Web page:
A month after his mother moves into the retirement home, Jacob comes to visit alone for the first time. His sister has gone to London, leaving him explicit instructions: speak to the social worker, check if their mother is sending her clothes to be washed, if she’s doing her dishes, make sure there’s food in the fridge, check that she’s showering.
His mother is on the chair when he comes in, wearing a floral blouse over a white undershirt and under a pink woolen robe. She smiles at him. Mira’leh just left, she says. You’re such good children, visiting your mother.
Mira’leh’s in London, Jacob says, not sure his mother can hear him. She’s still smiling, her eyes not focusing on him. Are you tired, Mother, he asks.
She says, would you like something to eat? But she has no intention of getting up to make him some food.
Jacob sits across from her, saying nothing.
Tell me about the children, she says. You never talk about them. How’s Noa? How’s Yiftach?
Noa and Yiftach are Mira’leh’s children, Jacob says.
Later, when he talks to the social worker, she says there might be some kind of cognitive impairment. She really should go out and talk to people. She must have some personal interaction, otherwise she’ll regress quite quickly.
When Jacob returns to his mother to say goodbye she turns to face him and says they have to take care of Dovidl, make sure he graduates before the war. He knows who Dovidl is. He’s heard about him all his life: Dovidl, his mother’s younger brother, their uncle from America. They called him Uncle David. The Uncle came to his bar mitzvah and gave him $250 in crisp notes. They must not have seen each other in the ten years since Jacob’s father died.
Jacob waits for his sister to return so they can discuss their mother. She’s losing her mind, he tells her when they meet, speaking about Uncle David as if he’s still a little boy back in Europe, calling him Dovidl.
To his surprise, his sister says they have to call Uncle David to come and see her before she fades away completely. Actually, she says, it’s a good idea for him to come anyway. He’s more professional than all these social workers we’ve been seeing, who can’t teach us a thing we haven’t read on Google anyway.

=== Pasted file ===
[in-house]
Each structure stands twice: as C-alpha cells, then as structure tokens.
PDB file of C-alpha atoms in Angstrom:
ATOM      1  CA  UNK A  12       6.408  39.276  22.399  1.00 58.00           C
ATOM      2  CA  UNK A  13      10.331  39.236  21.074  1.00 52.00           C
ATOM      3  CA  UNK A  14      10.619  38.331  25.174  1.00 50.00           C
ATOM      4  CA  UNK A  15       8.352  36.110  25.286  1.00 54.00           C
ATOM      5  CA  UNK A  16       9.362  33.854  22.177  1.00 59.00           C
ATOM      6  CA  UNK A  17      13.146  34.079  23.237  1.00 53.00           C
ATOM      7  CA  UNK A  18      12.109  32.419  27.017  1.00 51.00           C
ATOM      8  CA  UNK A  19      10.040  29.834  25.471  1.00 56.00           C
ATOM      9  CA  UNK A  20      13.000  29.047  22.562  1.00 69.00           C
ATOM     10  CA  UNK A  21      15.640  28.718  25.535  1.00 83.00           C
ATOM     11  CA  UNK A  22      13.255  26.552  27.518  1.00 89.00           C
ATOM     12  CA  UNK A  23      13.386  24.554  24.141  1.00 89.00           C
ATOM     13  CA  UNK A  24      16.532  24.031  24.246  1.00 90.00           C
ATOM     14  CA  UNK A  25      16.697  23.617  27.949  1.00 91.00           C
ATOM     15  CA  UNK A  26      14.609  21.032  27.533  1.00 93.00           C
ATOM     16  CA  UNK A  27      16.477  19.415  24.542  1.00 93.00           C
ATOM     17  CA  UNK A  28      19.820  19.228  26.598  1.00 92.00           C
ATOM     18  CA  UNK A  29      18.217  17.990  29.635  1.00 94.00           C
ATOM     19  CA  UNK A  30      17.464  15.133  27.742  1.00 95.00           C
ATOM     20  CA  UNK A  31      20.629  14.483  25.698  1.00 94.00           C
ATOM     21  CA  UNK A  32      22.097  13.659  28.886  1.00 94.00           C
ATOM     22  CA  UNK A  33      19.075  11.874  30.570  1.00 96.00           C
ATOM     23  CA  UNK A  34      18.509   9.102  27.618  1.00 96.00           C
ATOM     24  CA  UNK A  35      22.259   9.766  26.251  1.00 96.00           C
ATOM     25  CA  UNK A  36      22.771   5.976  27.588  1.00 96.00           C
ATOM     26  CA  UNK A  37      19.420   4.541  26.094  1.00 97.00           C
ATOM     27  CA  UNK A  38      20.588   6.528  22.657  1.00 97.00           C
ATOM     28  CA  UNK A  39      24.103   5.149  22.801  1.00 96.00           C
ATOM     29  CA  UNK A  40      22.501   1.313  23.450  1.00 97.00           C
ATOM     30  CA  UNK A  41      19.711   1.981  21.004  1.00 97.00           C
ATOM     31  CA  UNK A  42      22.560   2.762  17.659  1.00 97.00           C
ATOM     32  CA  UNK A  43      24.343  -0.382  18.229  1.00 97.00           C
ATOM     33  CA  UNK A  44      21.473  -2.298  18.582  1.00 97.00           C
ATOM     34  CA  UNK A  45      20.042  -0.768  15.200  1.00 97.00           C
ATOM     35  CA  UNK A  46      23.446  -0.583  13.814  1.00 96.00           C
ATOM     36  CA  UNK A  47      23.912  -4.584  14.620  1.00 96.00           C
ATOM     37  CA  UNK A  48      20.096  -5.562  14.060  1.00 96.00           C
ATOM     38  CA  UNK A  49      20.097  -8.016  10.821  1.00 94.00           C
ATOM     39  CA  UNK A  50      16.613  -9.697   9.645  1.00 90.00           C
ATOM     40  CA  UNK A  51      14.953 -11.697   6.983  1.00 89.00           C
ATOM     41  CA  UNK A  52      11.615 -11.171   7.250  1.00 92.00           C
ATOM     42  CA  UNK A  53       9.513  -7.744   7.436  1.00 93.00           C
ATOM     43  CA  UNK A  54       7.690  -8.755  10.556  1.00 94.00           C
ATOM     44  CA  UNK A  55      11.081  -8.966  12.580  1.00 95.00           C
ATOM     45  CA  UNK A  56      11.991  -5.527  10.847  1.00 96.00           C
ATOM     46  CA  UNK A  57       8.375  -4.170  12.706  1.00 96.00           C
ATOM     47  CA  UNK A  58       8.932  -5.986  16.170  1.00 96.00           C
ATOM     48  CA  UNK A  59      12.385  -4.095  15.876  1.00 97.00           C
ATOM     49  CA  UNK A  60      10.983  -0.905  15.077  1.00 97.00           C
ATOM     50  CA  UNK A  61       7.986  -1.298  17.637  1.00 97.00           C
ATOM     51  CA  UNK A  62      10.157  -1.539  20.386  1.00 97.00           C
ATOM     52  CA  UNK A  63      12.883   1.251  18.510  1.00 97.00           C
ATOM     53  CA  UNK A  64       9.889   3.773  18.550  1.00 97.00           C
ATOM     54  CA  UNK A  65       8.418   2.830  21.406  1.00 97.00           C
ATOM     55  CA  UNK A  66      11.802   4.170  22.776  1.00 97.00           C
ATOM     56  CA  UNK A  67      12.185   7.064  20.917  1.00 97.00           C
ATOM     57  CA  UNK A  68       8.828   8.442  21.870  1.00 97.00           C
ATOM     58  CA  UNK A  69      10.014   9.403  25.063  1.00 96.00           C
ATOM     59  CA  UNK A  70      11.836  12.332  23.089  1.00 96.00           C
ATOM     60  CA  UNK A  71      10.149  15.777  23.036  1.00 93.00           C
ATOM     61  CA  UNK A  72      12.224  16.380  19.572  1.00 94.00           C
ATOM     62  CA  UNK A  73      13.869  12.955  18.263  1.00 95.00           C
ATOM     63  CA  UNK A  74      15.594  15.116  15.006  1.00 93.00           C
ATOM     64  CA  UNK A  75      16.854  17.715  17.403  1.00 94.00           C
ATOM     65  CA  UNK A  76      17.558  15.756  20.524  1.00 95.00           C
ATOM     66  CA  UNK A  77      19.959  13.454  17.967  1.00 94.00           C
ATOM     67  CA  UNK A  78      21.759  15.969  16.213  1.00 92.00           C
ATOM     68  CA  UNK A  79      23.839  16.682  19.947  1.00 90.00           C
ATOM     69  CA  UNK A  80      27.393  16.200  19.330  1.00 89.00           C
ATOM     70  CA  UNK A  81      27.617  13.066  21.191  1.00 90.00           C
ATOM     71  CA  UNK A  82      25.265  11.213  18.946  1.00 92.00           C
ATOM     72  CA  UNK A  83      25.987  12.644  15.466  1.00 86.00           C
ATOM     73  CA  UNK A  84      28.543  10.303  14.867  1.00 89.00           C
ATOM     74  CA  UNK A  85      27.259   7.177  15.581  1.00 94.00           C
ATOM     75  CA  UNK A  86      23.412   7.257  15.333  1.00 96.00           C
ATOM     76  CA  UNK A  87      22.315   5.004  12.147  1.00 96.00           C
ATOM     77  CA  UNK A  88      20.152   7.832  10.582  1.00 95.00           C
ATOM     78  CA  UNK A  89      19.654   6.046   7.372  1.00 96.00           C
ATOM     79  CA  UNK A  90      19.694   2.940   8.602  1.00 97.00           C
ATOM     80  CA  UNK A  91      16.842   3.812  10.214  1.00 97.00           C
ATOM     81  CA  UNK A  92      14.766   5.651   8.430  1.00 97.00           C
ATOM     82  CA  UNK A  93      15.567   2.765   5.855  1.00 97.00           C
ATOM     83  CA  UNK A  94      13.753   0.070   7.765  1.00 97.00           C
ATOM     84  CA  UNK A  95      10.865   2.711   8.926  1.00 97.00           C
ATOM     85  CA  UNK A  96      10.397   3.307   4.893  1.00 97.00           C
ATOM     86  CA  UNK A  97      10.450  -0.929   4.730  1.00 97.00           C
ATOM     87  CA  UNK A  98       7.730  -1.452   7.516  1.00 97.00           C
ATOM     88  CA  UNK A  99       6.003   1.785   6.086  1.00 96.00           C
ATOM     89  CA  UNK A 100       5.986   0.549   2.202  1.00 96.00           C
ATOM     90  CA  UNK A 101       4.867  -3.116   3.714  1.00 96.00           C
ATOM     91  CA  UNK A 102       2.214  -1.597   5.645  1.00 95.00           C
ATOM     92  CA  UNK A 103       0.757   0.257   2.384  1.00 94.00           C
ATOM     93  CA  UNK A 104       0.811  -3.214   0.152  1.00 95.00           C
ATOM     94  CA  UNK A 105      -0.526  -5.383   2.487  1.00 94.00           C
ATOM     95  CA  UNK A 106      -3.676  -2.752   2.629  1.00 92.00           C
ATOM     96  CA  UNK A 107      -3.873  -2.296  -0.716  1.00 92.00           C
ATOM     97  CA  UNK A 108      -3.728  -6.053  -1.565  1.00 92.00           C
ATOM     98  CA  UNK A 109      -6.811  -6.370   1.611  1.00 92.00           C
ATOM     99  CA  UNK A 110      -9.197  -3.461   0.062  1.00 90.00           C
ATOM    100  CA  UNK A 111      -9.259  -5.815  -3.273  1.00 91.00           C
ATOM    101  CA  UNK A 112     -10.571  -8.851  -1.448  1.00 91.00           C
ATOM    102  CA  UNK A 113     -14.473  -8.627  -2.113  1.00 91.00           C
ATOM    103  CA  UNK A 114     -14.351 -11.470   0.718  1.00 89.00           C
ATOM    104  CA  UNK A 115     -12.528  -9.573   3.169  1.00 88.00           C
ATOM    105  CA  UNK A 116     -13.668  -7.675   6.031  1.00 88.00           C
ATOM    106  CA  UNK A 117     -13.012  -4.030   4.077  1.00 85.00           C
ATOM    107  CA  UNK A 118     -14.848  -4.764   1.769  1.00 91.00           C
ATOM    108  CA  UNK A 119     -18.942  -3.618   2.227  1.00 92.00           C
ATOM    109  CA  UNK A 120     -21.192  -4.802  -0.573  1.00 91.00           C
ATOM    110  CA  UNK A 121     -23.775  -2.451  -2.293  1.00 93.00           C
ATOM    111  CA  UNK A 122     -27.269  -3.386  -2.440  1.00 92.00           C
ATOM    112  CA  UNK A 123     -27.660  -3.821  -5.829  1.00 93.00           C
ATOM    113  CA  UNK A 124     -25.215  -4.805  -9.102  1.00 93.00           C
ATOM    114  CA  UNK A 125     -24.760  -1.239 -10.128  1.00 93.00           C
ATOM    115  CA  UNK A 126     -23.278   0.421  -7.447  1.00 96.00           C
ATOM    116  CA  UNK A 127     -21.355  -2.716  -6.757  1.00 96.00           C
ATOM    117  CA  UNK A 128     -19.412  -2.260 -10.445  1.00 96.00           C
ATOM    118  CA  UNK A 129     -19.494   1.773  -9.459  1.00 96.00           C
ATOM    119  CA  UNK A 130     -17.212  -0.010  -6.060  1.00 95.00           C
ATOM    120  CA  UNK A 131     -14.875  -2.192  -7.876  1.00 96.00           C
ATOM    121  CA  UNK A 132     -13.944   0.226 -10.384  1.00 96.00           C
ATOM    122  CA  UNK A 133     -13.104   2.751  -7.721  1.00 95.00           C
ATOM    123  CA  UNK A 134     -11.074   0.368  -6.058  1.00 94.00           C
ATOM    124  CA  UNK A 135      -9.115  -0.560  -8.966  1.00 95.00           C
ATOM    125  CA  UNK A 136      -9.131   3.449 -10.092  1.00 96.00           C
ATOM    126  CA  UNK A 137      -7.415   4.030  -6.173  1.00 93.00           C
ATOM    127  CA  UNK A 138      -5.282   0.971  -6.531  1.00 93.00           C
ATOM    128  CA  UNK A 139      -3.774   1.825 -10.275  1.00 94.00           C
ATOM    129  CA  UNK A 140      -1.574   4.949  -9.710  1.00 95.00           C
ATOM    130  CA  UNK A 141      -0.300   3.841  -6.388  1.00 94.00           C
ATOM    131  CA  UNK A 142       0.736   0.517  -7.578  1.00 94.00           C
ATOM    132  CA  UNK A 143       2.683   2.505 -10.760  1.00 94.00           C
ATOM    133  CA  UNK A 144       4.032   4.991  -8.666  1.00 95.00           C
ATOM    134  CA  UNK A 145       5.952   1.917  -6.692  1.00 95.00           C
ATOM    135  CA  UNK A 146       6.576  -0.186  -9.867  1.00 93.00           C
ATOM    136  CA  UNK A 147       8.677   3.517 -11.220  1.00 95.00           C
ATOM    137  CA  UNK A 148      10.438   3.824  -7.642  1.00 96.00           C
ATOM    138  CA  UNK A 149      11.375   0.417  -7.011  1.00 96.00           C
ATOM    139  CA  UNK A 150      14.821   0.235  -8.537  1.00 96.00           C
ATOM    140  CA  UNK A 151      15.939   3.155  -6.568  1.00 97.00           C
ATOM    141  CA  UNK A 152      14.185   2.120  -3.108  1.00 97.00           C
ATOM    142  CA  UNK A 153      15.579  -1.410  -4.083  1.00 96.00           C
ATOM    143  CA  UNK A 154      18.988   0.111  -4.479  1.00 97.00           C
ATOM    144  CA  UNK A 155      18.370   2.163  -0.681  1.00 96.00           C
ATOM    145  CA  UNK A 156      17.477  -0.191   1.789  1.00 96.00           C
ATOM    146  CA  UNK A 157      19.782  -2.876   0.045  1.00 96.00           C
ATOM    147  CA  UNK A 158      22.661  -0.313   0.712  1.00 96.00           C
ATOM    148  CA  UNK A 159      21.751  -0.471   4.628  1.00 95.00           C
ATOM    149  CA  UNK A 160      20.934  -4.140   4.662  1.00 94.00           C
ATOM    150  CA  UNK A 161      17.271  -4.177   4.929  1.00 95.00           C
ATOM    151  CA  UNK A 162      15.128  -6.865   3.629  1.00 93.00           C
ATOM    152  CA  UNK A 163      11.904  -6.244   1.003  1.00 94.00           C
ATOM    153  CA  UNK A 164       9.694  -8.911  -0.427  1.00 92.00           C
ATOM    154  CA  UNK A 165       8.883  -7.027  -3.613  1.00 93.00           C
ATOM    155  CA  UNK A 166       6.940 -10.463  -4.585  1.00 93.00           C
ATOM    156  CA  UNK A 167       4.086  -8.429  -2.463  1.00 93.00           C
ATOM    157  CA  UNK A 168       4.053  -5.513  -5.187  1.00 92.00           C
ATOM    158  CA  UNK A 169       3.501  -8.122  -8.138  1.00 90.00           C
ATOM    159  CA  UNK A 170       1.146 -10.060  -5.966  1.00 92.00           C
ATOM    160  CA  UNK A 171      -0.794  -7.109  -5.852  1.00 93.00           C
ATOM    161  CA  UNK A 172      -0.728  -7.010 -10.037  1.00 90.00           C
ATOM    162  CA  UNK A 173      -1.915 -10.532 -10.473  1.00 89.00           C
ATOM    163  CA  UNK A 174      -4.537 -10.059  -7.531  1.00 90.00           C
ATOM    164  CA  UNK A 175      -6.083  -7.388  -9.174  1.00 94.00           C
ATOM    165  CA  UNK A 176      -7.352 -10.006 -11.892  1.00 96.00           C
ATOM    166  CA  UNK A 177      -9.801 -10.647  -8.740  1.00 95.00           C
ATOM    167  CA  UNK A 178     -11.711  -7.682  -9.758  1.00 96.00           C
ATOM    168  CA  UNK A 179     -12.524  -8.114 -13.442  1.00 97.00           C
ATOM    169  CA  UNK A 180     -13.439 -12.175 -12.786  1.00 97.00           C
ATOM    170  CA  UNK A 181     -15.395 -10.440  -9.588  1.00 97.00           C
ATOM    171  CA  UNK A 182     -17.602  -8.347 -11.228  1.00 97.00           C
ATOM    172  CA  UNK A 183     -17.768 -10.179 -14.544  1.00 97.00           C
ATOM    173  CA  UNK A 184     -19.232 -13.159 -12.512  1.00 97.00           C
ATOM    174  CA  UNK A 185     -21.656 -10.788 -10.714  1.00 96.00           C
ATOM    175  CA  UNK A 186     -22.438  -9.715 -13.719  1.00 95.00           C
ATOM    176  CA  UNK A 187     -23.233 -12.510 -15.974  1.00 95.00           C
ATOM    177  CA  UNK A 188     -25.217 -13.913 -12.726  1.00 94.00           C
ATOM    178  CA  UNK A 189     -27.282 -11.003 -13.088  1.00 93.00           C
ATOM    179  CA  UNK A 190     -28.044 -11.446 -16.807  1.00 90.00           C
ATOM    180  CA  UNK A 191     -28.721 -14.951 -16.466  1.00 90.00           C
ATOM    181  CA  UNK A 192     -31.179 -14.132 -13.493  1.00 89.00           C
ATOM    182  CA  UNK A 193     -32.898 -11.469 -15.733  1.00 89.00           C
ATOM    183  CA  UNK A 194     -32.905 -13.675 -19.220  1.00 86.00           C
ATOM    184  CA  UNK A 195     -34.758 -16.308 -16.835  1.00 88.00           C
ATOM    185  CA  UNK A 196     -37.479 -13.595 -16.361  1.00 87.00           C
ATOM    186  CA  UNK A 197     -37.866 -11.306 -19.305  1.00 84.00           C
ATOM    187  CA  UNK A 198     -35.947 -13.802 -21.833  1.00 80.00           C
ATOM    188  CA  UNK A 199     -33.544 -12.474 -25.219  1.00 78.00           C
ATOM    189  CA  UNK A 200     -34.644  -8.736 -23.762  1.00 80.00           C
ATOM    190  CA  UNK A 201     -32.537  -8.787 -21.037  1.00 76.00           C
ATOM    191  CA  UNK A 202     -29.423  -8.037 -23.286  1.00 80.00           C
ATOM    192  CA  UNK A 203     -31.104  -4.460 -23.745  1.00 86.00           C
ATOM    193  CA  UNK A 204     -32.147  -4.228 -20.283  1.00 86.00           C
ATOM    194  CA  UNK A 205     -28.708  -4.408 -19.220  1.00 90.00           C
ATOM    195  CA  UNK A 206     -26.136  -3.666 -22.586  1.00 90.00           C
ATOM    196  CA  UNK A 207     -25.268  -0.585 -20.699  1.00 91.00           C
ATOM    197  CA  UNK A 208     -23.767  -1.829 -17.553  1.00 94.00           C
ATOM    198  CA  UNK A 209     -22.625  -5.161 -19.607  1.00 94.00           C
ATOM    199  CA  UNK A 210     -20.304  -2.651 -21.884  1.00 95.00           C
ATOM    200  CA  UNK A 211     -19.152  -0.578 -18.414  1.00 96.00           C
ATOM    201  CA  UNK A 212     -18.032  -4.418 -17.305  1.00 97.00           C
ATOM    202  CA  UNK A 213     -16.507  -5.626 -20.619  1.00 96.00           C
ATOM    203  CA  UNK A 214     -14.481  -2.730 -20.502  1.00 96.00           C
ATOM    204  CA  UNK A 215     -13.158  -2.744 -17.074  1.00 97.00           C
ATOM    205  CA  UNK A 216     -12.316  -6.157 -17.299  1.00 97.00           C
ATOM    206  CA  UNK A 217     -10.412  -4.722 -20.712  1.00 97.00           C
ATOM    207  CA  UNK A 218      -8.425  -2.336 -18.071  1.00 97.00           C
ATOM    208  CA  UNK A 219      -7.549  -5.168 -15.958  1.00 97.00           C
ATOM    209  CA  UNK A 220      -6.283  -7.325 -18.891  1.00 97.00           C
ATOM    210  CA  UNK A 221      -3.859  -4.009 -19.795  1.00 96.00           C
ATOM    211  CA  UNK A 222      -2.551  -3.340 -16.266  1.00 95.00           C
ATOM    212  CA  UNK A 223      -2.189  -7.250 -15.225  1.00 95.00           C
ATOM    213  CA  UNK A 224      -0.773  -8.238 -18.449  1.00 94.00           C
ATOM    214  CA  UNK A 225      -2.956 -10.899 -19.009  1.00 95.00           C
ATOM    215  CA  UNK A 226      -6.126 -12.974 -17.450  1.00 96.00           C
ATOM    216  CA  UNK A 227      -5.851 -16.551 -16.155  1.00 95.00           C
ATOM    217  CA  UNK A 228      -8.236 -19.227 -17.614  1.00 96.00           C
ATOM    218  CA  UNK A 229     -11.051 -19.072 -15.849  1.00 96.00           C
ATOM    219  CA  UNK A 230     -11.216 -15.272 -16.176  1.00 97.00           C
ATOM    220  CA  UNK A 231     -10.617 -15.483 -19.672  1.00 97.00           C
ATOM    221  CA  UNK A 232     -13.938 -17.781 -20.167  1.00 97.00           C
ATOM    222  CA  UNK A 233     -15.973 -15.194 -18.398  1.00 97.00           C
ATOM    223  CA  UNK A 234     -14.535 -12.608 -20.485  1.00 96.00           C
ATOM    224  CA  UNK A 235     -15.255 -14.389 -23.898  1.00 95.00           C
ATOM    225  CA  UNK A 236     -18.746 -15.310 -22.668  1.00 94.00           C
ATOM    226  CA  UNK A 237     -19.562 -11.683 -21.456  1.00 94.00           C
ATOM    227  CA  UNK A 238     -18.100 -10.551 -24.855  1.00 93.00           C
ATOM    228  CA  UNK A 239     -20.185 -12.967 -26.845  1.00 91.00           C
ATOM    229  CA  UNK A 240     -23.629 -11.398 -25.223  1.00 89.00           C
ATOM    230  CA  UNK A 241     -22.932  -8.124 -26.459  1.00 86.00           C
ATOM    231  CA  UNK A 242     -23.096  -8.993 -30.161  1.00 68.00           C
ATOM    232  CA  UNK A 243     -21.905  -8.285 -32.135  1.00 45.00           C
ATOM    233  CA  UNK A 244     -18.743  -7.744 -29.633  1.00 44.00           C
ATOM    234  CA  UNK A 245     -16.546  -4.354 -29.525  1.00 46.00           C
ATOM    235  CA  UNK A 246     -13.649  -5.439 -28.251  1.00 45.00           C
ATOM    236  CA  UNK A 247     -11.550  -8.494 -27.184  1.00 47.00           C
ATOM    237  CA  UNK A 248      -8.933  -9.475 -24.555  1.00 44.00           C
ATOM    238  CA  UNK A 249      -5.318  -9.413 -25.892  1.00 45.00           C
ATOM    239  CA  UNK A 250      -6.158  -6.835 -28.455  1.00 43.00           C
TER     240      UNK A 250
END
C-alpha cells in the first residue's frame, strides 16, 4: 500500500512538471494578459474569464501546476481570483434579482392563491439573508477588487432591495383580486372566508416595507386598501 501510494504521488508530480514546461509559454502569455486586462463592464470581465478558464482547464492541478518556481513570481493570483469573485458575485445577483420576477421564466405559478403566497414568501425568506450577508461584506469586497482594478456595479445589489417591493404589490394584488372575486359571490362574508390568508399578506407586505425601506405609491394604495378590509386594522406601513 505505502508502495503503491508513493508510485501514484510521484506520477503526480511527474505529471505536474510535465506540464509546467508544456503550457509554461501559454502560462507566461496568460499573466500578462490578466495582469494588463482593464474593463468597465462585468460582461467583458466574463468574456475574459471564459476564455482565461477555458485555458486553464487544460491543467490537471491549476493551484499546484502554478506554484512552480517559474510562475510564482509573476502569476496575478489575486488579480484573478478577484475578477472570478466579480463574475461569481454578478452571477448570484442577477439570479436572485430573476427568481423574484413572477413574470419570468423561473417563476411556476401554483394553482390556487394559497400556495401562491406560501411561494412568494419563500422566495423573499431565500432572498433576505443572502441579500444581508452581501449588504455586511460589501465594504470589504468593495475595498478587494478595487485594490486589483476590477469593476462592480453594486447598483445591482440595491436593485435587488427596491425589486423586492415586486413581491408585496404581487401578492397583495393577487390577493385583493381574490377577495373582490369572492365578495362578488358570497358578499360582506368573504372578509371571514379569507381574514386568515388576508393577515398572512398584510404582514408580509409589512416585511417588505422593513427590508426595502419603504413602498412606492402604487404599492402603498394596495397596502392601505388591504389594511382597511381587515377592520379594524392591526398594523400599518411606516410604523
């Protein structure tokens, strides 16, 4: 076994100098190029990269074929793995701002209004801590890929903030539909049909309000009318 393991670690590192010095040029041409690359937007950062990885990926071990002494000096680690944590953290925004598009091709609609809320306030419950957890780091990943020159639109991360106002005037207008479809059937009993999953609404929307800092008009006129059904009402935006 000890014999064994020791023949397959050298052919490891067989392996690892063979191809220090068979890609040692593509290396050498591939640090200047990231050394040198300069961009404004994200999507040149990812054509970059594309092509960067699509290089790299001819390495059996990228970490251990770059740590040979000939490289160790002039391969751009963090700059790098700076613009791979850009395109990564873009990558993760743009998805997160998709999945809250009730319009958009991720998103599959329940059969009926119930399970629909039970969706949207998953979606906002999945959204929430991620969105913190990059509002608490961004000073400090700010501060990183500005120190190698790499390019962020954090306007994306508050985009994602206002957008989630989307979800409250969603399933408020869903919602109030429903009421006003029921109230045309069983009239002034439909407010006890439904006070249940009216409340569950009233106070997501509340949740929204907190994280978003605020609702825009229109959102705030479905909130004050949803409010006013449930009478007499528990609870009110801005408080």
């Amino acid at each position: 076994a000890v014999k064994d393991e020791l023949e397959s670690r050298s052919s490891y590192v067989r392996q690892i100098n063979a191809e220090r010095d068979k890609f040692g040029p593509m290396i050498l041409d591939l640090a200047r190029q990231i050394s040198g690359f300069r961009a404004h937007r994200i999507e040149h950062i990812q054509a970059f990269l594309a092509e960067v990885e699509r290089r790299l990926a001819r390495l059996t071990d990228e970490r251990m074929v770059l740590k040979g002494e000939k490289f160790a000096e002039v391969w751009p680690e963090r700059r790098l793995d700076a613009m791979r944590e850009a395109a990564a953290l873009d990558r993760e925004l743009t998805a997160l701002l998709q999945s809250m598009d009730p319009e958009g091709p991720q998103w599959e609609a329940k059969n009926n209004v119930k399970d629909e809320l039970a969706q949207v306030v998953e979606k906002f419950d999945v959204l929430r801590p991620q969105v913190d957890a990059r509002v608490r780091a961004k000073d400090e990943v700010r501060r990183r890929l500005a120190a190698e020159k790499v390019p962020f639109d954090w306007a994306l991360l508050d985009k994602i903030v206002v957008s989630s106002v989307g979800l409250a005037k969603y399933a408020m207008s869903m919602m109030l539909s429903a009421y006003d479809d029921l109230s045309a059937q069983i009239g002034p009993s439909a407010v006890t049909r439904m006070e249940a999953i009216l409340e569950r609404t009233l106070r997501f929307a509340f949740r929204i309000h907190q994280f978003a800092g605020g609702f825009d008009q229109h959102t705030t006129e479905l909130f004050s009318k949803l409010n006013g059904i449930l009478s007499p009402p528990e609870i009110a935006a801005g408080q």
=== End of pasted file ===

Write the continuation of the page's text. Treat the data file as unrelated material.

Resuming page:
How’s he supposed to come here? Jacob asks. A man like him, with all his patients, he needs advance notice.
He’ll come, says his sister. If we tell him it’s only a matter of time, he’ll be on the next plane. She’s his older sister. He adores her. He should see her now. Maybe he’ll be able to convince her to go outside and mingle rather than lose more of herself each day.
His sister is right. Uncle David arrives within less than a month. But during this month Jacob’s mother already asks Jacob twice who he is and what he’s doing in her room. She recognizes Mira’leh easily, but Jacob’s children have been entirely erased from her mind. Noa and Yiftach are the only grandchildren she ever asks about.
David, who immigrated to America right after the war, at age thirteen or fourteen, never accepted Jacob’s parents’ invitation to come to Israel and join the small family they’d started. A Jewish American couple adopted him immediately after the war, and he saw himself as an American. He barely remembered his older sister from childhood. When she left for Palestine, already married, he was no older than five or six. But back home everyone sang her praises, reporting each step in her adjustment to the new country she’d described in long, detailed letters before the war broke out. She wrote about the apartment on a high floor, with a view of the dunes, about the new furniture specially made by a carpenter, about the radio they’d bought, around which, later on, they would huddle along with their neighbors, who would come over to listen as the U.N. voted in favor of establishing the State of Israel.
The day before David’s arrival, Jacob tries to prepare his mother for a meeting with her younger brother, who is now over eighty years old. You won’t believe who’s here to see you, he tells her. When she doesn’t answer he adds, David is coming. Then he corrects himself, Dovidl, he says in Yiddish, but that doesn’t move her.
She sits there, staring at him with faraway eyes. He sees a white plastic chair against the window. Do you sit there, Mother? he asks.
She continues to stare and says, it’s not nice to stare out the window. It’s impolite. Dovidl always wants to look outside, and Mama won’t let him.
Then who sits there, looking out the window? Jacob asks. You?
She stands up heavily, dragging the chair and placing it by the sofa. You mustn’t, it isn’t nice, she says.